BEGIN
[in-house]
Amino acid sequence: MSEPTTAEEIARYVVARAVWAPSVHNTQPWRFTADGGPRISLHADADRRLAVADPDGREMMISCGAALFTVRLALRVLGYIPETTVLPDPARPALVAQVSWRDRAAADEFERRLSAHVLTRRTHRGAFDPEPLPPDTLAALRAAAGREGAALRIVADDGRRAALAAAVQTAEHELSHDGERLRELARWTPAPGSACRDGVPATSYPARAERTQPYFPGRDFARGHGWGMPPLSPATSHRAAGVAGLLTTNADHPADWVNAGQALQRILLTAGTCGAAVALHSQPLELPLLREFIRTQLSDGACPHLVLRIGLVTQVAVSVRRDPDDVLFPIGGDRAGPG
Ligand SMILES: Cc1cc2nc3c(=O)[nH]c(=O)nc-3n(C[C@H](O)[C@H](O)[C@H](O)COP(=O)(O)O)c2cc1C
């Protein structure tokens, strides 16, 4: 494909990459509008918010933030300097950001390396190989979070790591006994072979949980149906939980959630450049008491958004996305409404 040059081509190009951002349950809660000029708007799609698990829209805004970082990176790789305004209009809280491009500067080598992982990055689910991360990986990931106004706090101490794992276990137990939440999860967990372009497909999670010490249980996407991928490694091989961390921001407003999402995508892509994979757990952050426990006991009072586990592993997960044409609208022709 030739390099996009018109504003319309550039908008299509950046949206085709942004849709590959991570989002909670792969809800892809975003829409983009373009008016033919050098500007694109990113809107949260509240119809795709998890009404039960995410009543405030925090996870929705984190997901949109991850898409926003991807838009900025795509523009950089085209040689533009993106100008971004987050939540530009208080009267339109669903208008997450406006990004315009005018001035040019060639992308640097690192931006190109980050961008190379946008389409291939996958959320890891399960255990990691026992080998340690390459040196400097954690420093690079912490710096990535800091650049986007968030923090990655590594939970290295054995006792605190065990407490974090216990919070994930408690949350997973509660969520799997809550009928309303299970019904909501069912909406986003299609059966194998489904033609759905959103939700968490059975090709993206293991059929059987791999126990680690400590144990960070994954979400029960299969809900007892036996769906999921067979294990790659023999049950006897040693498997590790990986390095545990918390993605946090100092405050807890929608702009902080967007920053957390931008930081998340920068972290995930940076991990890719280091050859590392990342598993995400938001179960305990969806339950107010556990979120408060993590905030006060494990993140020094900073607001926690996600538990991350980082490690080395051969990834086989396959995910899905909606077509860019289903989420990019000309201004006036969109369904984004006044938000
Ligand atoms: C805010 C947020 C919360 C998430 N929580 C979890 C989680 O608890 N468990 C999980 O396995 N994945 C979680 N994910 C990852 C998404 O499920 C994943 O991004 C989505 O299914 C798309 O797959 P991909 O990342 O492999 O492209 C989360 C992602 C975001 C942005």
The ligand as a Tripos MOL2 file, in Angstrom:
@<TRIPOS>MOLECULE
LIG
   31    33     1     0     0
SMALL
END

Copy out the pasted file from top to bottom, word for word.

[in-house]
Amino acid sequence: MSEPTTAEEIARYVVARAVWAPSVHNTQPWRFTADGGPRISLHADADRRLAVADPDGREMMISCGAALFTVRLALRVLGYIPETTVLPDPARPALVAQVSWRDRAAADEFERRLSAHVLTRRTHRGAFDPEPLPPDTLAALRAAAGREGAALRIVADDGRRAALAAAVQTAEHELSHDGERLRELARWTPAPGSACRDGVPATSYPARAERTQPYFPGRDFARGHGWGMPPLSPATSHRAAGVAGLLTTNADHPADWVNAGQALQRILLTAGTCGAAVALHSQPLELPLLREFIRTQLSDGACPHLVLRIGLVTQVAVSVRRDPDDVLFPIGGDRAGPG
Ligand SMILES: Cc1cc2nc3c(=O)[nH]c(=O)nc-3n(C[C@H](O)[C@H](O)[C@H](O)COP(=O)(O)O)c2cc1C
């Protein structure tokens, strides 16, 4: 494909990459509008918010933030300097950001390396190989979070790591006994072979949980149906939980959630450049008491958004996305409404 040059081509190009951002349950809660000029708007799609698990829209805004970082990176790789305004209009809280491009500067080598992982990055689910991360990986990931106004706090101490794992276990137990939440999860967990372009497909999670010490249980996407991928490694091989961390921001407003999402995508892509994979757990952050426990006991009072586990592993997960044409609208022709 030739390099996009018109504003319309550039908008299509950046949206085709942004849709590959991570989002909670792969809800892809975003829409983009373009008016033919050098500007694109990113809107949260509240119809795709998890009404039960995410009543405030925090996870929705984190997901949109991850898409926003991807838009900025795509523009950089085209040689533009993106100008971004987050939540530009208080009267339109669903208008997450406006990004315009005018001035040019060639992308640097690192931006190109980050961008190379946008389409291939996958959320890891399960255990990691026992080998340690390459040196400097954690420093690079912490710096990535800091650049986007968030923090990655590594939970290295054995006792605190065990407490974090216990919070994930408690949350997973509660969520799997809550009928309303299970019904909501069912909406986003299609059966194998489904033609759905959103939700968490059975090709993206293991059929059987791999126990680690400590144990960070994954979400029960299969809900007892036996769906999921067979294990790659023999049950006897040693498997590790990986390095545990918390993605946090100092405050807890929608702009902080967007920053957390931008930081998340920068972290995930940076991990890719280091050859590392990342598993995400938001179960305990969806339950107010556990979120408060993590905030006060494990993140020094900073607001926690996600538990991350980082490690080395051969990834086989396959995910899905909606077509860019289903989420990019000309201004006036969109369904984004006044938000
Ligand atoms: C805010 C947020 C919360 C998430 N929580 C979890 C989680 O608890 N468990 C999980 O396995 N994945 C979680 N994910 C990852 C998404 O499920 C994943 O991004 C989505 O299914 C798309 O797959 P991909 O990342 O492999 O492209 C989360 C992602 C975001 C942005």
The ligand as a Tripos MOL2 file, in Angstrom:
@<TRIPOS>MOLECULE
LIG
   31    33     1     0     0
SMALL